I digress.  As I mentioned, I’ve been dreaming of her Carrot Sauce.  I have no idea why I haven’t made it before now, but suddenly I had a feeling it would make the perfect base for our roasted cauliflower.  The sauce comes together very quickly; reheat it if necessary before serving.  Once you make it the first time, you will start thinking of many ways to serve it.


3 carrots (use 4 if they’re on the puny side)

100 ml water (3 1/2 ounces)

50 ml olive oil (just shy of 2 ounces)

Juice of 1/2 lemon (give yourself extra points if you have a sweet Meyer lemon)

Sea or kosher salt and pepper

Fresh chives

Ingeniously, cream is not an ingredient; rather, the puréed sauce derives its creamy, silken consistency simply from tender carrots, water, and olive oil.

Peel the carrots and remove the stem and tip ends.  Cut them into 1/2″ rounds.


They don’t have to be perfect; they just want to all cook at relatively the same pace


Place them in a saucepan with the water and a half teaspoon of salt

Cover the pot, bring it to a boil, then reduce heat to an active simmer.  Cook until the largest pieces can be very easily pierced with the tip of a sharp knife, 5 to 8 minutes, depending how active your simmer is.

To purée them, use a slotted spoon to transfer the cooked carrots to a blender or food processor (it was a small enough amount that I used the blender).    Add the olive oil to the carrots as they purée.  Purée until absolutely, perfectly smooth, scraping down the sides as needed, and adding some of the cooking water about an ounce at a time as needed to help achieve a velvety smooth consistency.  Finally, add the lemon juice and season to taste with salt, if necessary, and some grinds of pepper.


A cup of your favorite rice, cooked (I had pulled a ziplock bag of Lundberg Farms Wild Blend from the freezer to the refrigerator a couple of days earlier)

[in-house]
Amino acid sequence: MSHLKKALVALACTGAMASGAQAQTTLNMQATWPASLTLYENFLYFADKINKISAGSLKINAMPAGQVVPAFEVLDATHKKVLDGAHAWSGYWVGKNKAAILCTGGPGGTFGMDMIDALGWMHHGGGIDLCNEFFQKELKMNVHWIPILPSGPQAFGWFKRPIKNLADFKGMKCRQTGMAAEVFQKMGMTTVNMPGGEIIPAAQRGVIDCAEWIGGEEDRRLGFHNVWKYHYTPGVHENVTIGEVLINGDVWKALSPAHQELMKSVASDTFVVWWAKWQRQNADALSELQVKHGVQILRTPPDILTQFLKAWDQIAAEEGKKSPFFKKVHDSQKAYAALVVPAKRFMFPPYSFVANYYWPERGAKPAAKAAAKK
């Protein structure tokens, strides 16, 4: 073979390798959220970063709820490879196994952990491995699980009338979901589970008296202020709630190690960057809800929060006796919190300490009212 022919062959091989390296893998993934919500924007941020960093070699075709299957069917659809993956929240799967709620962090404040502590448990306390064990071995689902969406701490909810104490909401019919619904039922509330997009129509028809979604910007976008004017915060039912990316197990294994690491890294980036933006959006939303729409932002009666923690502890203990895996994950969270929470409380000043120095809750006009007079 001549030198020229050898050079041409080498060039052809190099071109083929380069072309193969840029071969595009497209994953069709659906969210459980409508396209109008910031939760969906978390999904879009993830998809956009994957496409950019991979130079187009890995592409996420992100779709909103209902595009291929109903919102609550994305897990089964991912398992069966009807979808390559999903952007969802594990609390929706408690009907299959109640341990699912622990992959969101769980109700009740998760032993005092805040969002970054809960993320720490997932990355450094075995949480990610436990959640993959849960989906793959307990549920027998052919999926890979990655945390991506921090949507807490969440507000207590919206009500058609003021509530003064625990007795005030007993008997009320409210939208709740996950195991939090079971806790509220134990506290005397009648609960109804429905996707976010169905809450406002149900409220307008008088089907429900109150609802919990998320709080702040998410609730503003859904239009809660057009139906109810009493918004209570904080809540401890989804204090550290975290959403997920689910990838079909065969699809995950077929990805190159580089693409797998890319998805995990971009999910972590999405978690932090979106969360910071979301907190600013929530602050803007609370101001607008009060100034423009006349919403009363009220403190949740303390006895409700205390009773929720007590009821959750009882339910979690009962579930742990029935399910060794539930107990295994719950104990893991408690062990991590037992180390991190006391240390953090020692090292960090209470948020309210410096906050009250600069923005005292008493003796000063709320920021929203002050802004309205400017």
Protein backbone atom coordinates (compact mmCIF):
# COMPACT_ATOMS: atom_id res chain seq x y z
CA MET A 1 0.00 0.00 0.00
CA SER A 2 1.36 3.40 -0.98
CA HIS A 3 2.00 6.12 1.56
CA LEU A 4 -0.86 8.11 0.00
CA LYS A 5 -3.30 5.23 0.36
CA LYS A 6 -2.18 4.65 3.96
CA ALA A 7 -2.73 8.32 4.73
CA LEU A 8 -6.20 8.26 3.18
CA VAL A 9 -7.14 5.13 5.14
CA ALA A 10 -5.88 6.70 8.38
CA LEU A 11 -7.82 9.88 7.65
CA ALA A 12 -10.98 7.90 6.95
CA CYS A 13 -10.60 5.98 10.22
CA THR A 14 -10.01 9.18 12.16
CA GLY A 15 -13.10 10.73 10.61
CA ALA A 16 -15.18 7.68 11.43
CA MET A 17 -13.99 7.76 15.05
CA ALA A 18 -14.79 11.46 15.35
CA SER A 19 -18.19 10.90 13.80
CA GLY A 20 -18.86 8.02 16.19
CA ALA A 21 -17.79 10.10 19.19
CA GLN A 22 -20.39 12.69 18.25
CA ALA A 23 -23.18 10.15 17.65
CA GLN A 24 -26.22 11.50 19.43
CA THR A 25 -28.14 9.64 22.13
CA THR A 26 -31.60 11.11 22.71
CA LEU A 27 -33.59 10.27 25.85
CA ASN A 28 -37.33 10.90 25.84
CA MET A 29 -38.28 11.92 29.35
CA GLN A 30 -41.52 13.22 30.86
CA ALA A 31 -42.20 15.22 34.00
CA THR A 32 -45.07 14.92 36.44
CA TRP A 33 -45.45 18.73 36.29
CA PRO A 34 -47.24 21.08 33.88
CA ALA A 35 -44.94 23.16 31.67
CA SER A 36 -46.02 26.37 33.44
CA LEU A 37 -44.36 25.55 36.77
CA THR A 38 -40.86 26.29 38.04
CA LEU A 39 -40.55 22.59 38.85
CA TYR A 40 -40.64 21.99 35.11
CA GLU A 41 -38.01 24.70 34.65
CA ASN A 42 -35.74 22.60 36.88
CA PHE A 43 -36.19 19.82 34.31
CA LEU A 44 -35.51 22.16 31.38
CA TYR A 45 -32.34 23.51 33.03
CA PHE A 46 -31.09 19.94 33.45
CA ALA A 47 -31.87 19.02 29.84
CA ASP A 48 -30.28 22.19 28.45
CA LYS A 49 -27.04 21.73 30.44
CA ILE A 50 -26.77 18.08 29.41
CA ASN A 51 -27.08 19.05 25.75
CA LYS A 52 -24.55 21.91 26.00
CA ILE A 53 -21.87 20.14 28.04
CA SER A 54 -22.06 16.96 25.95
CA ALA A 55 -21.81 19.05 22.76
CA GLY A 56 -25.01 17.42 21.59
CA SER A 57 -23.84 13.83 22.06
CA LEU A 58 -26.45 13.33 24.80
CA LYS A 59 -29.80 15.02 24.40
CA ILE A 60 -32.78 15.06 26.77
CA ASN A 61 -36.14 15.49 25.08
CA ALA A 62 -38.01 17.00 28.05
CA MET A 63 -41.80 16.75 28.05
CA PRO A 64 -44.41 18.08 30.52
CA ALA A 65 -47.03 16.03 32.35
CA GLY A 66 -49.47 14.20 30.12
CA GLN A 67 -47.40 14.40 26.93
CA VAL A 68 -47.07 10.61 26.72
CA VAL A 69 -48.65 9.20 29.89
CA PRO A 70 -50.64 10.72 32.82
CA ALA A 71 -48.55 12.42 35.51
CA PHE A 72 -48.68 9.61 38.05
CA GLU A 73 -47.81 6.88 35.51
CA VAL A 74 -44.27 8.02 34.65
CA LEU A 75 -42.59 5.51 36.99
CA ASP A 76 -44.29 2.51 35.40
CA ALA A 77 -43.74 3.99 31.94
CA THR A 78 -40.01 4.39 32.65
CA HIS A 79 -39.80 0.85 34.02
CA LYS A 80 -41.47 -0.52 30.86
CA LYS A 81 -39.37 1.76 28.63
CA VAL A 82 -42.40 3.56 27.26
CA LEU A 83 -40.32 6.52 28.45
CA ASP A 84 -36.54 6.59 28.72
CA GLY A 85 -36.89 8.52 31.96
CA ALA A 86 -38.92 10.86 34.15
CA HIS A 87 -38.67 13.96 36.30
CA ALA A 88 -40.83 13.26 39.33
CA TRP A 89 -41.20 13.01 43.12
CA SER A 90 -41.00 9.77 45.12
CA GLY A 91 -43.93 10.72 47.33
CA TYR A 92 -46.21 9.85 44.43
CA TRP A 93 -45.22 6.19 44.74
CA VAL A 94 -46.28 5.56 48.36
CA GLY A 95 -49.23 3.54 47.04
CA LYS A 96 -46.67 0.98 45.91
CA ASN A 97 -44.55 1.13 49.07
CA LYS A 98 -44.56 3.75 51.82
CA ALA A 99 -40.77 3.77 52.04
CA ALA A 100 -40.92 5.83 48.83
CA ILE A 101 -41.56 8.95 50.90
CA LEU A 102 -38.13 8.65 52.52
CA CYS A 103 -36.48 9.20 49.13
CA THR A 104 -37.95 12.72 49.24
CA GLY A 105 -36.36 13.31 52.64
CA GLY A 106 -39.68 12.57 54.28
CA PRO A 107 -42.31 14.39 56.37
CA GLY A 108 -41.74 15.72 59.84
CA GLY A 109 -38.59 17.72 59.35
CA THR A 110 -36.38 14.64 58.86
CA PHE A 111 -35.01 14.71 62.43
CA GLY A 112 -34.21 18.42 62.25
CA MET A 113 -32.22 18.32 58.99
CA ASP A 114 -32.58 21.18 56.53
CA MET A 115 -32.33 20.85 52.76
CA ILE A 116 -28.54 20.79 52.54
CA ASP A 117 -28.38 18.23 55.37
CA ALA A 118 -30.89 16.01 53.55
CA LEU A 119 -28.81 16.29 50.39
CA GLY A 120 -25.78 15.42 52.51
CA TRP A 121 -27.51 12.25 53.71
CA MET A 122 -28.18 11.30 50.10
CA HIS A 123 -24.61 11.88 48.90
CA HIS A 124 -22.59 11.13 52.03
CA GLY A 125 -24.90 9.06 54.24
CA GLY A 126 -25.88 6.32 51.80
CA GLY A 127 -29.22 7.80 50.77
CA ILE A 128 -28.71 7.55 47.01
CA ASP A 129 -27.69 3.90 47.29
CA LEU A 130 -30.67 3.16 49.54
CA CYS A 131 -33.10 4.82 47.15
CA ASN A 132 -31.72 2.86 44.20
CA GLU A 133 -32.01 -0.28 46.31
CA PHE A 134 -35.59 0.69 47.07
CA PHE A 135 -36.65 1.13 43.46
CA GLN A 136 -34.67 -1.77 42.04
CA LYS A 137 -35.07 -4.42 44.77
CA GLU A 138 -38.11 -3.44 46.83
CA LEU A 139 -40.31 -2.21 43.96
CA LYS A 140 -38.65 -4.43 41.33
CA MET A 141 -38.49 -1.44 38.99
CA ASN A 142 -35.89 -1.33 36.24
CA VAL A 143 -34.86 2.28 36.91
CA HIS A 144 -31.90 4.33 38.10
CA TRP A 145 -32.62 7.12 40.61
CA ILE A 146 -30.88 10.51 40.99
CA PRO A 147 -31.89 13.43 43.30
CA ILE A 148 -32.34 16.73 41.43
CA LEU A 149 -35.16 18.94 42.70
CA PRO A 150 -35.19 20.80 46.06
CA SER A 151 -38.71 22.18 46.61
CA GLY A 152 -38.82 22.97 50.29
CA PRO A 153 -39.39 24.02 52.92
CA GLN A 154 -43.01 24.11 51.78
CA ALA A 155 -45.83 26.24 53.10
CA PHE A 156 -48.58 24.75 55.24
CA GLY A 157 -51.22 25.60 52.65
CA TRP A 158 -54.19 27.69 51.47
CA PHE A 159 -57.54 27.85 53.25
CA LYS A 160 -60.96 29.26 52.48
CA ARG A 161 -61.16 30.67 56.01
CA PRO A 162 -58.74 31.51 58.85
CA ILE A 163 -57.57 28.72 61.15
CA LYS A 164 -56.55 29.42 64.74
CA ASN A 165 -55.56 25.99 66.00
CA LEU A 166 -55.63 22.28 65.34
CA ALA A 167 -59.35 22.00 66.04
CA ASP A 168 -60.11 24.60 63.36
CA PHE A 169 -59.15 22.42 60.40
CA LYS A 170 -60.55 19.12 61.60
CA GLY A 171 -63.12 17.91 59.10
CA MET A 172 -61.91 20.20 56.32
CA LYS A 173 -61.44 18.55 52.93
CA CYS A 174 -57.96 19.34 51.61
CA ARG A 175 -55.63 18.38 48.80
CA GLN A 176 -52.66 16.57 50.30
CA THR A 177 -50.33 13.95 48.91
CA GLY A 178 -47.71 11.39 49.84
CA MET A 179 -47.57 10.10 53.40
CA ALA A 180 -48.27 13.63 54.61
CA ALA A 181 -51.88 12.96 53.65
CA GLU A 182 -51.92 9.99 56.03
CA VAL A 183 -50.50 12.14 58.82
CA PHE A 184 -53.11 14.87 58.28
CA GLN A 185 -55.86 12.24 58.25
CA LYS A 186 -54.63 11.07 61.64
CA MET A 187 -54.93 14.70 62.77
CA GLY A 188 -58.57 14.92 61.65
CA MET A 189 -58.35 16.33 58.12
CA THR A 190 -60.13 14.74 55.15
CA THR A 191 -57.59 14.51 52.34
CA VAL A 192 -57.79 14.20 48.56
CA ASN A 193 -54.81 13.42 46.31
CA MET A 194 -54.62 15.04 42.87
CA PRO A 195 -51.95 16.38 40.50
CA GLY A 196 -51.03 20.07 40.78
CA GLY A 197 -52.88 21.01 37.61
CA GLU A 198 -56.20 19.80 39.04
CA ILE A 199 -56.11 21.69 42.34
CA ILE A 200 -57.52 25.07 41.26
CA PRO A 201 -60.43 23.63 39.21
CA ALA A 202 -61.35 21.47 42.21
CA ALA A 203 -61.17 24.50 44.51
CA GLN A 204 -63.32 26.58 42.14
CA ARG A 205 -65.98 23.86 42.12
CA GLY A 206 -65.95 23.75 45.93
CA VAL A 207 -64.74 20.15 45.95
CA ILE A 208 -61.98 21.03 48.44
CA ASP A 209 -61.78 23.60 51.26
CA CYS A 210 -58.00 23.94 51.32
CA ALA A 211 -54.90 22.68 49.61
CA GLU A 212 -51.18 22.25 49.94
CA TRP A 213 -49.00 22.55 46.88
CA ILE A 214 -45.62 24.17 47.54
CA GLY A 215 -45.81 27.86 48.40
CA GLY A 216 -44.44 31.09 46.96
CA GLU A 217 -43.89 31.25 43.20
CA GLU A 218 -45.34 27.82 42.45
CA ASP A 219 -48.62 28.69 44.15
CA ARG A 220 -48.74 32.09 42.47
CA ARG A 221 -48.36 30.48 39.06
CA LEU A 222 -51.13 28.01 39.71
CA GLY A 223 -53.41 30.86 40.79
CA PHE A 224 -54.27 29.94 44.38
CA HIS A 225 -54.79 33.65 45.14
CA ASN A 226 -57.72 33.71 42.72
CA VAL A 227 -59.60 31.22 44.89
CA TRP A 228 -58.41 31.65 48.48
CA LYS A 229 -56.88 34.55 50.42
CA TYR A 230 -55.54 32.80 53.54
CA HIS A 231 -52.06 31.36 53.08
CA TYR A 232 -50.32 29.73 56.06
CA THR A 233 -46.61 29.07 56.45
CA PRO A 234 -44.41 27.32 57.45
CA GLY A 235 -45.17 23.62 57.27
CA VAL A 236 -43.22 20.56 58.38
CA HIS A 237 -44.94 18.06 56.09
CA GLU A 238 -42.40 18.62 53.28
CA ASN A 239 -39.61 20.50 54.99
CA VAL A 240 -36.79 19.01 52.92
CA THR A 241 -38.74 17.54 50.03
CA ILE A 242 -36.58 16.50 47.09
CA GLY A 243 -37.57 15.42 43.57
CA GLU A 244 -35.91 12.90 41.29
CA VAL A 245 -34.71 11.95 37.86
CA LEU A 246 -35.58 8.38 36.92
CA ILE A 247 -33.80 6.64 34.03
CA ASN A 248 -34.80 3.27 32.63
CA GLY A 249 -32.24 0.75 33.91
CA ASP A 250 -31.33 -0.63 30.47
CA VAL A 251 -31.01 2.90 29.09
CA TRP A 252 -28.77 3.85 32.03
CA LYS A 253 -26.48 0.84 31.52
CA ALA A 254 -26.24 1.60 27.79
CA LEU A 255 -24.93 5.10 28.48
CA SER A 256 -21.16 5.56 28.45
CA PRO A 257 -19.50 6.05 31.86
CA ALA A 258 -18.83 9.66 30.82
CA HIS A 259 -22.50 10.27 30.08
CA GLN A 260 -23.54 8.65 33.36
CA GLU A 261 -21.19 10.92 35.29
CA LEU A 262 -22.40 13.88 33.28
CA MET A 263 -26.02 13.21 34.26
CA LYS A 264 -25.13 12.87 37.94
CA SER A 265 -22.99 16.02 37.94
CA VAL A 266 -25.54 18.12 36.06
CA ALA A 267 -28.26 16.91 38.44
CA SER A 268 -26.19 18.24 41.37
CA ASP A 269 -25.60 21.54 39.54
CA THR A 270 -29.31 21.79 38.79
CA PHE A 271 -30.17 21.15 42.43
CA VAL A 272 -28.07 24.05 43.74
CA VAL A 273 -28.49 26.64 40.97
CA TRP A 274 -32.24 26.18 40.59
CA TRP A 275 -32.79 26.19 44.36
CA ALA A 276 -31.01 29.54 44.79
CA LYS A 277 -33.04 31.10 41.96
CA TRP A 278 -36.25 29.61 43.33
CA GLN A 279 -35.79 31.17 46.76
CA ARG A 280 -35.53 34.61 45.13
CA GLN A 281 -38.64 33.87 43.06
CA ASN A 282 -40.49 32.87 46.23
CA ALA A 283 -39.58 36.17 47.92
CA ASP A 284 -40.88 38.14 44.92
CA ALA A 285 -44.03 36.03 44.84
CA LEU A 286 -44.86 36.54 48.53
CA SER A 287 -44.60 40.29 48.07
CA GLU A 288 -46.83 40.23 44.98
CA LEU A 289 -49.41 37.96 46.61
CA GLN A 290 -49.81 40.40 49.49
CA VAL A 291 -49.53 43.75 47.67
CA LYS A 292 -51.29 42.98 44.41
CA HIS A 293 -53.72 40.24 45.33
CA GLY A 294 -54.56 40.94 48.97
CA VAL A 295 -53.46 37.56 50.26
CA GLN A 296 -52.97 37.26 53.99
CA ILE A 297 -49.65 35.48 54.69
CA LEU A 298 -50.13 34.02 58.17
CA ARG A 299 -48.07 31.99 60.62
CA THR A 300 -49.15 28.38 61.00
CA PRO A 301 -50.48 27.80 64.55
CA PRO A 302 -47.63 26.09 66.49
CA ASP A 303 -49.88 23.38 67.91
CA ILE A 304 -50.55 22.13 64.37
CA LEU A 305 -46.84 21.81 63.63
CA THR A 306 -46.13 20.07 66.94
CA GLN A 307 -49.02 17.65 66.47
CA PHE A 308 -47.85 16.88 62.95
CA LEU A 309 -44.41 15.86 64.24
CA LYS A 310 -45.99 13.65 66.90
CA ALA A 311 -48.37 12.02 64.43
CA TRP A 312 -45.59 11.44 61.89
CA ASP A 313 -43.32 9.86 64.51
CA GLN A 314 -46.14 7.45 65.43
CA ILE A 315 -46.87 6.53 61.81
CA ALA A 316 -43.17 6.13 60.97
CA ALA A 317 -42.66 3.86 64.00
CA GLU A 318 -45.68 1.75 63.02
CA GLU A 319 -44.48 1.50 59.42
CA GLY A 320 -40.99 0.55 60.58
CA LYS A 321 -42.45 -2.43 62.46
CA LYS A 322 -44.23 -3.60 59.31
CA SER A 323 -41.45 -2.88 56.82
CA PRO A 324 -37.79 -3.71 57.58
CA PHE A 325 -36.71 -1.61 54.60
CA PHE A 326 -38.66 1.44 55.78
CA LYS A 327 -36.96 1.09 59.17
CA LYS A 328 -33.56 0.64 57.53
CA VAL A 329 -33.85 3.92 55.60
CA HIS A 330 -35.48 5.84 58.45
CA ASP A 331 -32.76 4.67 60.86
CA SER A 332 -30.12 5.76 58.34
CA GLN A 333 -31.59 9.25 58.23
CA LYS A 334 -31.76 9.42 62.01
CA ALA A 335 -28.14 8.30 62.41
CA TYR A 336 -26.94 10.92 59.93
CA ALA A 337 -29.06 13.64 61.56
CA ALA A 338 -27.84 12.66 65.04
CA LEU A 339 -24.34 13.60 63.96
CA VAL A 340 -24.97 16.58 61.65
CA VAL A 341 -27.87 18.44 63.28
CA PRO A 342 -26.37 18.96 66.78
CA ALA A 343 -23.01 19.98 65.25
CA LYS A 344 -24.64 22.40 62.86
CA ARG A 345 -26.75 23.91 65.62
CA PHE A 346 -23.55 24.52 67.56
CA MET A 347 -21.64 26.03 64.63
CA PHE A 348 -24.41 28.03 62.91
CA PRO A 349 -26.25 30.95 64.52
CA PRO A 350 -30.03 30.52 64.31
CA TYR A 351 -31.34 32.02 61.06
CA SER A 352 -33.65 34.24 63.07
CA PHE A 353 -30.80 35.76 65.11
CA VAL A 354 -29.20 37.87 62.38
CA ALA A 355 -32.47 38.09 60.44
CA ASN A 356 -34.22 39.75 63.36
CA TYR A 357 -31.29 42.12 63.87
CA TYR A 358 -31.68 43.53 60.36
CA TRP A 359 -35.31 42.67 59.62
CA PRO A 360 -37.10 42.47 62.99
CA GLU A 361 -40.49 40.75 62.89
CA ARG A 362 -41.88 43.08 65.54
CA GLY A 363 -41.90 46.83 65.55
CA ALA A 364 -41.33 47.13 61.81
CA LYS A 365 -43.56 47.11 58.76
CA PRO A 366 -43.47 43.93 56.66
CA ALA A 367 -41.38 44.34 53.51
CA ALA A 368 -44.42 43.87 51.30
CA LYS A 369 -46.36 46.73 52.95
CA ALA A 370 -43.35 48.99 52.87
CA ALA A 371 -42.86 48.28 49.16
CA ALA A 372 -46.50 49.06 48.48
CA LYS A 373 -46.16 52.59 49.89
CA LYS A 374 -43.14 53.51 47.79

2 ounces olive oil

1 ounce honey

In a small bowl, warm the olive oil and honey in a microwave for about 30 seconds using medium power.  Any higher, and you’ll be cleaning up a mess.  After they are warmed, whisk them together.  The honey is going to play well with the sweetness of the carrots and their lemon juice, while the olive oil will bring up the subtle coffee notes.


Arrange a puddle of carrot sauce in the center of a plate.  Add some spoonfuls of rice, then arrange some cauliflower slices over it, and finish with two or three spoonfuls of the honey-olive oil sauce.

Use scissors to snip some chives over the top.

Use scissors to snip some chives over the top

I lit some candles, as we did each night.  Then I picked up her dinner napkin, gave it a kiss, and spread it over my lap.


About thesolitarycook

I'm a chef, a cook, a teacher, a reader, a writer, a bike-rider, a dog- and cat-woman
This entry was posted in Entrées, Gluten-free, Meatless Monday, Pantry Dinners, RECIPES, STORIES, Vegan, Vegetarian, WEEKNIGHT DINNER and tagged , , , , , , , , , . Bookmark the permalink.


  1. kool*son says:

    Just lovely TSC, every word perfect.

    Off to but some espresso beans (I usually buy ground coffee – lazy).


    Date: Wed, 22 Jan 2014 03:48:24 +0000

  2. Bevi says:

    What a beautiful dish.

  3. suzanne says:

    It’s so wonderful you spent time with the daughter, those moments are to be cherished. Thats fascinating, roasting the cauliflower over coffee beans. Does it take on a strong coffee flavor, it really sounds delicious and with the carrot puree it’s a fantastic combination.

    • Thank you Suzanne, I’m still baking in the glow. No, the flavor is very subtle, and I hope you can get an idea of the gorgeous color it takes on. The oil in the beans plus the olive oil brushed on both keep the cauliflower from drying out as it can when roasted.

  4. It sounds like you had such a lovely, nourishing visit with the daughter. And the term steaks isn’t a stretch at all. I think all kinds of vegetables can be called steaks. Simple, beautiful recipe 🙂